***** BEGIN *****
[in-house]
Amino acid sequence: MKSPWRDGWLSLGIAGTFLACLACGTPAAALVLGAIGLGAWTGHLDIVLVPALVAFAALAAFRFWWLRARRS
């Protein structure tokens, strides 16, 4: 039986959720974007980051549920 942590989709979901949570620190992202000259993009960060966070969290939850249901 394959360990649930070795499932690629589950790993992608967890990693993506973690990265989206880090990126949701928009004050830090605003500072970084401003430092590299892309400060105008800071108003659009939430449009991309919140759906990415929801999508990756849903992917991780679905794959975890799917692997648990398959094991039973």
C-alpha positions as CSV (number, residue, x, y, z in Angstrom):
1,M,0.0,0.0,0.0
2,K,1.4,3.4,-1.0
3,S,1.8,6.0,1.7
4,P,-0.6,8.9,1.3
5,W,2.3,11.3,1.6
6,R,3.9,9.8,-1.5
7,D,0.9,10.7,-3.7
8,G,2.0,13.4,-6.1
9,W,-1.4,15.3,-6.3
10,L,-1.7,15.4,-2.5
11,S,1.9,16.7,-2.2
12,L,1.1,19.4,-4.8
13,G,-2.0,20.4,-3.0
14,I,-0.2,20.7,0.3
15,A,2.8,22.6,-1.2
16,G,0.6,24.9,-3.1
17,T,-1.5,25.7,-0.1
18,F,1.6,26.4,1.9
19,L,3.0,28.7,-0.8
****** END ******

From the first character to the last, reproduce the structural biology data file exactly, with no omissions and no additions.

[in-house]
Amino acid sequence: MKSPWRDGWLSLGIAGTFLACLACGTPAAALVLGAIGLGAWTGHLDIVLVPALVAFAALAAFRFWWLRARRS
């Protein structure tokens, strides 16, 4: 039986959720974007980051549920 942590989709979901949570620190992202000259993009960060966070969290939850249901 394959360990649930070795499932690629589950790993992608967890990693993506973690990265989206880090990126949701928009004050830090605003500072970084401003430092590299892309400060105008800071108003659009939430449009991309919140759906990415929801999508990756849903992917991780679905794959975890799917692997648990398959094991039973």
C-alpha positions as CSV (number, residue, x, y, z in Angstrom):
1,M,0.0,0.0,0.0
2,K,1.4,3.4,-1.0
3,S,1.8,6.0,1.7
4,P,-0.6,8.9,1.3
5,W,2.3,11.3,1.6
6,R,3.9,9.8,-1.5
7,D,0.9,10.7,-3.7
8,G,2.0,13.4,-6.1
9,W,-1.4,15.3,-6.3
10,L,-1.7,15.4,-2.5
11,S,1.9,16.7,-2.2
12,L,1.1,19.4,-4.8
13,G,-2.0,20.4,-3.0
14,I,-0.2,20.7,0.3
15,A,2.8,22.6,-1.2
16,G,0.6,24.9,-3.1
17,T,-1.5,25.7,-0.1
18,F,1.6,26.4,1.9
19,L,3.0,28.7,-0.8